And that's a shame, since the brand from Toyota City, Japan, should be known for more than just its workaday Toyota Camry and Corolla sedans. Hiding behind the stylized T logo is a history of high-performance sports cars, rugged off roaders and even some rather elegant mainstream sedans.
Should you find yourself in Southern California, where it all began for Toyota in North America, you don't have to venture too far to get a glimpse into the automaker's past. Tucked into a non-descript warehouse district just inches away from the automaker's main North American market campus in Torrance, California, - where many of its cars are designed and developed - sits the Toyota USA Automobile Museum.
Open to the public for free by appointment only - but appointments are accepted during typical business hours - the museum is a treasure trove of Toyotas dating back to about a decade after World War II, when the automaker first began exporting vehicles to the U.S.
One of the longest-running nameplates in the world, the Toyota Land Cruiser was among the first Toyotas to cross the Pacific. Actually, the first shipment of Toyotas included nearly 300 Toyopet Crown small sedans and just one Land Cruiser, but it was the robust off roader that proved vastly more successful here compared to the overpriced, weak-performing Crown. Toyota's lineup here hasn't been without a Land Cruiser since 1958.
Although the collection in Torrance largely focuses on vehicles sold in the North American market, three of the automaker's ultra-valuable (think well into six figures) 2000GT sports coupes are housed at the facility. Notably, the collection includes a one-off gold 2000GT, which was built for fashion model Twiggy, as well as a red one with air conditioning.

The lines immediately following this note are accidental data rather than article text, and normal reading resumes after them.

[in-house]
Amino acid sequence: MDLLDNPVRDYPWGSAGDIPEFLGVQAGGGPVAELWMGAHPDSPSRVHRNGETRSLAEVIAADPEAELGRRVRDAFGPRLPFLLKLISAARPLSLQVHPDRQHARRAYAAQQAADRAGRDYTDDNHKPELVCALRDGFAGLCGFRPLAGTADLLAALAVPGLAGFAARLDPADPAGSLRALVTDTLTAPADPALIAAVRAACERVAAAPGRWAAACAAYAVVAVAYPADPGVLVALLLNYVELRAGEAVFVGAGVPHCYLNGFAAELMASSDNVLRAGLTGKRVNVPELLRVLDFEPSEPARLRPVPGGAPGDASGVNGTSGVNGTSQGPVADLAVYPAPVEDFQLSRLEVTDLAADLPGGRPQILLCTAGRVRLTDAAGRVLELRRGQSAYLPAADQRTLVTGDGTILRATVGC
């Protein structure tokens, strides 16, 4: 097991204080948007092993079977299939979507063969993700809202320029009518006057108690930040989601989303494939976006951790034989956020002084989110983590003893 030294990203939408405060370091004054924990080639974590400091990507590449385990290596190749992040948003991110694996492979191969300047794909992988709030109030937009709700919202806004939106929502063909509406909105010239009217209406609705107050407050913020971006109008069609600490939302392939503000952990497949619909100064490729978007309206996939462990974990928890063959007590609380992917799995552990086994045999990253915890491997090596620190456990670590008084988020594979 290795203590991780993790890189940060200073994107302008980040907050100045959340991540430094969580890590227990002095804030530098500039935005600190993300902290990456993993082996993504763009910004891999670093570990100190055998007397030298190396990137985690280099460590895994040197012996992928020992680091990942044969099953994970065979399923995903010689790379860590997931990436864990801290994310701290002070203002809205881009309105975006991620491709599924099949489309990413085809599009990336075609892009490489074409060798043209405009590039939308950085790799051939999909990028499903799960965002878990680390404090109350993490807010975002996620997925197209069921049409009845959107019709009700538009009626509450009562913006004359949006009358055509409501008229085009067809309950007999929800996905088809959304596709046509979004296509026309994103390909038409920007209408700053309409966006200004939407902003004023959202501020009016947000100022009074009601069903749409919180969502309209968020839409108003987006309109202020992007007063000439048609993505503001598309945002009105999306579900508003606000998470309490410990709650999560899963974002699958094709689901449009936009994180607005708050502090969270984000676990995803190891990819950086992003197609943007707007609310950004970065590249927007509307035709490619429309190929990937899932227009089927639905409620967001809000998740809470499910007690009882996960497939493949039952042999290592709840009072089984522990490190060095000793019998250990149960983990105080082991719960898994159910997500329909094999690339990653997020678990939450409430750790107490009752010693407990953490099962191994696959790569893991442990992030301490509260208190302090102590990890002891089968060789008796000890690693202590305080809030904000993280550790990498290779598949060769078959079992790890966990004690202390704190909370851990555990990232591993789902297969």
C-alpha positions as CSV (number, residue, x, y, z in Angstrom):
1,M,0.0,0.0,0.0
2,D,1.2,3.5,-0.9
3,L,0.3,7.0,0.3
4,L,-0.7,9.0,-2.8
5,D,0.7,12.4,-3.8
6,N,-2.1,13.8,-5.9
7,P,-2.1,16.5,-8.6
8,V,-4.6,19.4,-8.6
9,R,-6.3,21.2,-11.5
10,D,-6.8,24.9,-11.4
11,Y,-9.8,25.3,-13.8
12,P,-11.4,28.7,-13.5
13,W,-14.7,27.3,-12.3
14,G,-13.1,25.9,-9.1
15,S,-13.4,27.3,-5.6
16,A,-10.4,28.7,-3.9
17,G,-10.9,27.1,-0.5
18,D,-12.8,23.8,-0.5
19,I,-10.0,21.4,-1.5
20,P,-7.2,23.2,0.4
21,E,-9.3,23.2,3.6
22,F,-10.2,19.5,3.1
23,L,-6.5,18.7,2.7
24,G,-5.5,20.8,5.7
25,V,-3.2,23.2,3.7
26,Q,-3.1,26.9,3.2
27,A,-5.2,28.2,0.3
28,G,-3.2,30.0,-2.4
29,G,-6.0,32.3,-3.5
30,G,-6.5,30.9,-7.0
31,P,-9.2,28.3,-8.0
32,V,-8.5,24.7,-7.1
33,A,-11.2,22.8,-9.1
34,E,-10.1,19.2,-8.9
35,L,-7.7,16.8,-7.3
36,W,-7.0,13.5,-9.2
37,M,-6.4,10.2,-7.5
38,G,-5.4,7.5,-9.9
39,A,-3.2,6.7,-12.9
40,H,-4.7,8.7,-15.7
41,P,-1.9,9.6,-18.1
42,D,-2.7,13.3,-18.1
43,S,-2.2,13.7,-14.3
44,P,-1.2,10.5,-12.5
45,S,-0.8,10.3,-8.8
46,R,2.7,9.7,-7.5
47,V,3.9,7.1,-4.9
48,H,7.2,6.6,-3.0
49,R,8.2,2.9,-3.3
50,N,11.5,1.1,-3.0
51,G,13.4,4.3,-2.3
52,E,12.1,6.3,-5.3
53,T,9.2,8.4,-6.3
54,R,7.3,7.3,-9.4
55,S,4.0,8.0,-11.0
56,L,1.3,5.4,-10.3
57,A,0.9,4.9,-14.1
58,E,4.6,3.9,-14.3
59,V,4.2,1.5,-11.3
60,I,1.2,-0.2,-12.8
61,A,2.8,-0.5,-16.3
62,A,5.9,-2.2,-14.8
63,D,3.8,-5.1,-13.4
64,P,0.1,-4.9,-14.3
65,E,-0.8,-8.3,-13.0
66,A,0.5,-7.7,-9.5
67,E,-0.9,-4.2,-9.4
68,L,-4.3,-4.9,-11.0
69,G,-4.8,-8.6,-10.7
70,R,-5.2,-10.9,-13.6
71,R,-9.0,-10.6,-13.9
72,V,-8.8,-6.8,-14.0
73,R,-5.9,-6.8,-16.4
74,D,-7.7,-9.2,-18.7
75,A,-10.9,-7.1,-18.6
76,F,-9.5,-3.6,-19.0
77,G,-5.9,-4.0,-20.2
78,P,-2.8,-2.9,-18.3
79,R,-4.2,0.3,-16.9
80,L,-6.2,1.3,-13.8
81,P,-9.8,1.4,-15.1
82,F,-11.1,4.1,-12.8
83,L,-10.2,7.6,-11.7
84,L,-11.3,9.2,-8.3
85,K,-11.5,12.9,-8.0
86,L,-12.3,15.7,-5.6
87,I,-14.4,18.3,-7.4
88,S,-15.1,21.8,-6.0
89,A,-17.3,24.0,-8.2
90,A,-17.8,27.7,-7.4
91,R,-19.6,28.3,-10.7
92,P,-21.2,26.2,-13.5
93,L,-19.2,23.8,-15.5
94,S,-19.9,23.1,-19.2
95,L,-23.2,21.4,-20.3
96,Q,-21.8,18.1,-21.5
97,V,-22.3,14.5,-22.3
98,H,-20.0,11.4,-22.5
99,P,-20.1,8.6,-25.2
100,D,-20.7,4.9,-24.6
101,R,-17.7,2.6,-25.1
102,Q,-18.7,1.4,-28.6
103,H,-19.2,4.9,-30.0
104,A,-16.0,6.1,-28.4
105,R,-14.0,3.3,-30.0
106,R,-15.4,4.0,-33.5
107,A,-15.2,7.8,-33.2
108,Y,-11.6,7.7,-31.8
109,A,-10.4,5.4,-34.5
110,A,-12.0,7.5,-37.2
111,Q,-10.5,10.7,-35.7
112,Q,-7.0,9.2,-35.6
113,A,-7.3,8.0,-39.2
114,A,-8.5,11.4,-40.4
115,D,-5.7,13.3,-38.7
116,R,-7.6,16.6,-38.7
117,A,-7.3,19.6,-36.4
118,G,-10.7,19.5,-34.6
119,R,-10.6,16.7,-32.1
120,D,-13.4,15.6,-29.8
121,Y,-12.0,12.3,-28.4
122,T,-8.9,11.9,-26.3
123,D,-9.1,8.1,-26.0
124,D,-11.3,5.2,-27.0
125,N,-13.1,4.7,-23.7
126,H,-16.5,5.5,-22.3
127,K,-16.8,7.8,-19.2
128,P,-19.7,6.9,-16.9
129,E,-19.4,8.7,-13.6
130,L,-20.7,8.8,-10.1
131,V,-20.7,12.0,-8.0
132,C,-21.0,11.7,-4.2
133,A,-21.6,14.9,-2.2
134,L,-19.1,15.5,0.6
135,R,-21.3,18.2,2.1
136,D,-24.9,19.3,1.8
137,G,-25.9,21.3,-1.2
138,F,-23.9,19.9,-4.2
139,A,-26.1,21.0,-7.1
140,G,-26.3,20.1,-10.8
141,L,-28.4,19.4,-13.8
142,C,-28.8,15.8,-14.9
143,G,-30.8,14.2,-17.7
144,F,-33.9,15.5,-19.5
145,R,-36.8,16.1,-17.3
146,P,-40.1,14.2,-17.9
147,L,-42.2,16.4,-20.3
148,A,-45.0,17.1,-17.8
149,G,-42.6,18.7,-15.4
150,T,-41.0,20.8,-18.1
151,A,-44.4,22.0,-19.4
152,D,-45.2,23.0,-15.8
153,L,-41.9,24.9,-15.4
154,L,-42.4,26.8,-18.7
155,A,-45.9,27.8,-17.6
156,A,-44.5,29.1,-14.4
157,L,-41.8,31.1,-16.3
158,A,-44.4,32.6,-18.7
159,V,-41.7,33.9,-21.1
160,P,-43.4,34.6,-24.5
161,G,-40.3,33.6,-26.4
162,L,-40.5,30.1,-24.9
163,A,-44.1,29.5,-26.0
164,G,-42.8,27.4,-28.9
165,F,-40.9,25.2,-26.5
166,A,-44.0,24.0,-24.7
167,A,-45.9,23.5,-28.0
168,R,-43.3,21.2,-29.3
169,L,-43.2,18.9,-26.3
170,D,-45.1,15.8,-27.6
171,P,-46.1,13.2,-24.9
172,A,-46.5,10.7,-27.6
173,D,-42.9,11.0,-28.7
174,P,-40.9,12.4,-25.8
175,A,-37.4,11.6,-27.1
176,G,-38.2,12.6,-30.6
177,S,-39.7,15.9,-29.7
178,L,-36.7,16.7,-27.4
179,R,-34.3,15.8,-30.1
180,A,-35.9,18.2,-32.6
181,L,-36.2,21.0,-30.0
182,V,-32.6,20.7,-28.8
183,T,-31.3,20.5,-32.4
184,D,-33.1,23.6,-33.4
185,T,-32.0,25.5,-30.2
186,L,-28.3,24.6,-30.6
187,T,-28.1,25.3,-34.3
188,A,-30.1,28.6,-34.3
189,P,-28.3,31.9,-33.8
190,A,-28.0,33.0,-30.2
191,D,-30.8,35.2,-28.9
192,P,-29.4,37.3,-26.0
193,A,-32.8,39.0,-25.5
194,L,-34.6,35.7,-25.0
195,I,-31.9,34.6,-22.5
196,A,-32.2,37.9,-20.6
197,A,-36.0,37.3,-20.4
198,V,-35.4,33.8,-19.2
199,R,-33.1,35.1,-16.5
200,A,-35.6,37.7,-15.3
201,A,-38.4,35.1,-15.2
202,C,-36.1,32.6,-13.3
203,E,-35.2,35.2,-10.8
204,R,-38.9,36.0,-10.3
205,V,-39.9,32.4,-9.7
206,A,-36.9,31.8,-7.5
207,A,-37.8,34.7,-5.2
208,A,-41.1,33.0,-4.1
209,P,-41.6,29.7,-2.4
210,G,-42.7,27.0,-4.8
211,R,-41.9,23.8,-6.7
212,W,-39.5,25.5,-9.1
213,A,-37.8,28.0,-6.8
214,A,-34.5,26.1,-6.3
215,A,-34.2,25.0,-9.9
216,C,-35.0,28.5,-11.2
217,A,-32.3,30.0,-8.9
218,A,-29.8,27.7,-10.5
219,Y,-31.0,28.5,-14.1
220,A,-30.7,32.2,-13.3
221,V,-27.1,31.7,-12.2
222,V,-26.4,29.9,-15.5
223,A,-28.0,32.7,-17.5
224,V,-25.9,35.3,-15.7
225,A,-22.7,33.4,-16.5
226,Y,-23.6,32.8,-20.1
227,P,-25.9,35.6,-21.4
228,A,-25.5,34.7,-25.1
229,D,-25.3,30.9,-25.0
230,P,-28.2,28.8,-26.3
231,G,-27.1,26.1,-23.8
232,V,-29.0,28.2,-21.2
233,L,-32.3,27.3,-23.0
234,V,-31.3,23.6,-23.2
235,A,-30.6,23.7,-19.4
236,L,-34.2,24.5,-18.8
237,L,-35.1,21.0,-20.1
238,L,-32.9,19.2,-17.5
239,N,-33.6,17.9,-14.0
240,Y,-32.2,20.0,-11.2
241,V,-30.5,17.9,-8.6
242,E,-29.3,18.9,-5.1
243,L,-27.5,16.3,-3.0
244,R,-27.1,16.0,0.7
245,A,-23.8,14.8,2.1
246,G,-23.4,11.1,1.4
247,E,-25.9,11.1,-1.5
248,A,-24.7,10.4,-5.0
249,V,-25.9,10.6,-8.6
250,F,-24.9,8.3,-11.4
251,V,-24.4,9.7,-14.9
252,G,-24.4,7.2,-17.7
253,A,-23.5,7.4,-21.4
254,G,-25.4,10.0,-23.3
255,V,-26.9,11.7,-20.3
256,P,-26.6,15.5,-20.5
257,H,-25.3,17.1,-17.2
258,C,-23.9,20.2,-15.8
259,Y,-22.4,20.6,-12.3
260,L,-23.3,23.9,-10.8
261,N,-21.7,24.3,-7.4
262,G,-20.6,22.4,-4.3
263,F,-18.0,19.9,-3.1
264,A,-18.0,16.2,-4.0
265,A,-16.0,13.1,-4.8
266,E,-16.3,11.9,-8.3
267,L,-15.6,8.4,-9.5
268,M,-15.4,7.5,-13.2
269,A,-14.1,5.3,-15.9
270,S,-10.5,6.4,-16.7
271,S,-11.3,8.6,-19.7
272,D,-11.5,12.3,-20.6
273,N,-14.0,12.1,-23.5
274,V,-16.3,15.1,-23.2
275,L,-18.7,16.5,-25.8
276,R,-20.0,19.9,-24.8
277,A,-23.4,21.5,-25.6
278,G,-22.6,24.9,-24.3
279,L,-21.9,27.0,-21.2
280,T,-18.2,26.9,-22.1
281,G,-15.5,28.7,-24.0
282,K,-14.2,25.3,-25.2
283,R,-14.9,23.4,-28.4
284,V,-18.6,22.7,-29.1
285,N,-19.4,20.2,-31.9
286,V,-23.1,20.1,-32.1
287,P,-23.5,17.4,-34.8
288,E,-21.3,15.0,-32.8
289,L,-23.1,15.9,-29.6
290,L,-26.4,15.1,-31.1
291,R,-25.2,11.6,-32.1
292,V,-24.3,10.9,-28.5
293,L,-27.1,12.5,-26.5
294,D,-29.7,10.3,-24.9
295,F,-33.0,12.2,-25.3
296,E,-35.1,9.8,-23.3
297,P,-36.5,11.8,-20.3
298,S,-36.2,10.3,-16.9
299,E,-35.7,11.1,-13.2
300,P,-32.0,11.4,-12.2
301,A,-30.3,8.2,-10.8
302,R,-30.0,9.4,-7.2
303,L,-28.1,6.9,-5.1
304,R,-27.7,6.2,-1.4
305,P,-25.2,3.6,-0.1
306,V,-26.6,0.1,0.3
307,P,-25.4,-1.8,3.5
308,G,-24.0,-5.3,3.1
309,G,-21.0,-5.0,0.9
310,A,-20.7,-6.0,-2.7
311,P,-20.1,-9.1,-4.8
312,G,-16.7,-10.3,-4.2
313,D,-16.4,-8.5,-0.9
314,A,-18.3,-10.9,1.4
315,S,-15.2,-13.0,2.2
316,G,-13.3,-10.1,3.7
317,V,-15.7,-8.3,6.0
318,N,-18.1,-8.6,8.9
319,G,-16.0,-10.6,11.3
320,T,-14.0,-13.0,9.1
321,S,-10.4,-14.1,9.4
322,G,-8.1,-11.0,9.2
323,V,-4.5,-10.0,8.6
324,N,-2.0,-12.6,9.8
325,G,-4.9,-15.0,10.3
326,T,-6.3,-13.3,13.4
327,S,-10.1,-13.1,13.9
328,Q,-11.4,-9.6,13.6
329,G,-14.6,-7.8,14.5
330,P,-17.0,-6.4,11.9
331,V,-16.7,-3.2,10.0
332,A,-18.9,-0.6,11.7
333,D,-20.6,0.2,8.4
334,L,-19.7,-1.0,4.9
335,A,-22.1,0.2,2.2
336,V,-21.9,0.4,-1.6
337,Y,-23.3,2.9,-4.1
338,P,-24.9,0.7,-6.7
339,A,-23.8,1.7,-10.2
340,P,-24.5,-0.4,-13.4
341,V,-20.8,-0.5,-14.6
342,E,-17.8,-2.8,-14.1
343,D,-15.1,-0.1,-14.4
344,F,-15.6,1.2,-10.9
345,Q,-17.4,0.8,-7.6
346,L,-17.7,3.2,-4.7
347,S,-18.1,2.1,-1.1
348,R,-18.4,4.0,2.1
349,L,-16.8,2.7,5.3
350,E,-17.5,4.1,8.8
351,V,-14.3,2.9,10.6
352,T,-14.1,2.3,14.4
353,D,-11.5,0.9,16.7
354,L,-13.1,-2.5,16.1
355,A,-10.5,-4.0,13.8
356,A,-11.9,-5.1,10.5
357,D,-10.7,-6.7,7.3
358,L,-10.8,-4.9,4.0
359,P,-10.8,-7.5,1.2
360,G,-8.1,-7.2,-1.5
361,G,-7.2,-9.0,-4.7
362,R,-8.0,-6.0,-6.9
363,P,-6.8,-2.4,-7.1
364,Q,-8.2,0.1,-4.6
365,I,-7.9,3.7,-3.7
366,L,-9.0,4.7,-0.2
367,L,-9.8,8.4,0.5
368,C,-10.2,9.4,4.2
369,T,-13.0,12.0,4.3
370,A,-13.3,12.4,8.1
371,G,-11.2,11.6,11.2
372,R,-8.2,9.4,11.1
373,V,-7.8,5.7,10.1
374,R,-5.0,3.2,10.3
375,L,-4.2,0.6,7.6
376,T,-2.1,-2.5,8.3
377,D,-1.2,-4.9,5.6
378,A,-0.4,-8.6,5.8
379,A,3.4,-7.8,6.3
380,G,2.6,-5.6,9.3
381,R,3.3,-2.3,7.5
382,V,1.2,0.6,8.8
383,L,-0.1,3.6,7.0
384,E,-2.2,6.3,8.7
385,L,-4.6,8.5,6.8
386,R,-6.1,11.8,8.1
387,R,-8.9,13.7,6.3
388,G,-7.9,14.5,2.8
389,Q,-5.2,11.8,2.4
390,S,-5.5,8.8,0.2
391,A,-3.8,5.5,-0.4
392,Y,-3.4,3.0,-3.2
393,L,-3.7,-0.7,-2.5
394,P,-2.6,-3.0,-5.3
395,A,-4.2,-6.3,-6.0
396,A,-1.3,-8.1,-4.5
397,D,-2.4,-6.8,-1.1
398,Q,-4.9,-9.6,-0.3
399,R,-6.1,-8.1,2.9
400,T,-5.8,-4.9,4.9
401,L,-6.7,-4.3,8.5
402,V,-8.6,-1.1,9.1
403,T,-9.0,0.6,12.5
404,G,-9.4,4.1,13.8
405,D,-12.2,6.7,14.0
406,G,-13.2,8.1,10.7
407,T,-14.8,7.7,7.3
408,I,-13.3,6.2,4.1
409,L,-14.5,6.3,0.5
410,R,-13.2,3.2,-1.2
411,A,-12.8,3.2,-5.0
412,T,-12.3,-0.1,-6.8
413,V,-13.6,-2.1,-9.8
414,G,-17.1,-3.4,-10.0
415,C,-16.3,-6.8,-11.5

If anything, the 2000GT isn't given enough room to shine at the collection, since it's the one vehicle that really could change modern perceptions about Toyota. Having three of the roughly 350 2000GTs hand-built by Yamaha in one place is rather special indeed.
Still, there's also something to be said about appreciating the mundane. Toyota has built a highly successful empire on more conventional sedans like the Camry and the Lexus LS and there is no shortage of either in the museum.
Unlike most museums, not all of the cars on display are picture perfect. A number of the classics were picked up after spending plenty of years on the road. And if you're interested in keeping your older Toyota going, museum curator Susan Sanborn holds the keys to a massive collection of service and marketing literature. If you happen to have some vintage Toyota materials taking up space in your attic or basement, the museum will gladly take donations. Contact the museum or curator Susan Sanborn through Toyota's official museum website if you can help.
Our photo gallery includes some of the more interesting vehicles in the collection. Make sure to click through all of the images since some contain images of the placards relevant to the cars.
Oh, and our favorite? We like the FJ40s and 2000GTs, but there was something about the obscure, dorky, ski-themed 1983 Tercel SR5 that piqued our true car nerdiness.
If you enjoyed this virtual tour of Toyota's California museum, check out our visit to the Honda Collection in Japan.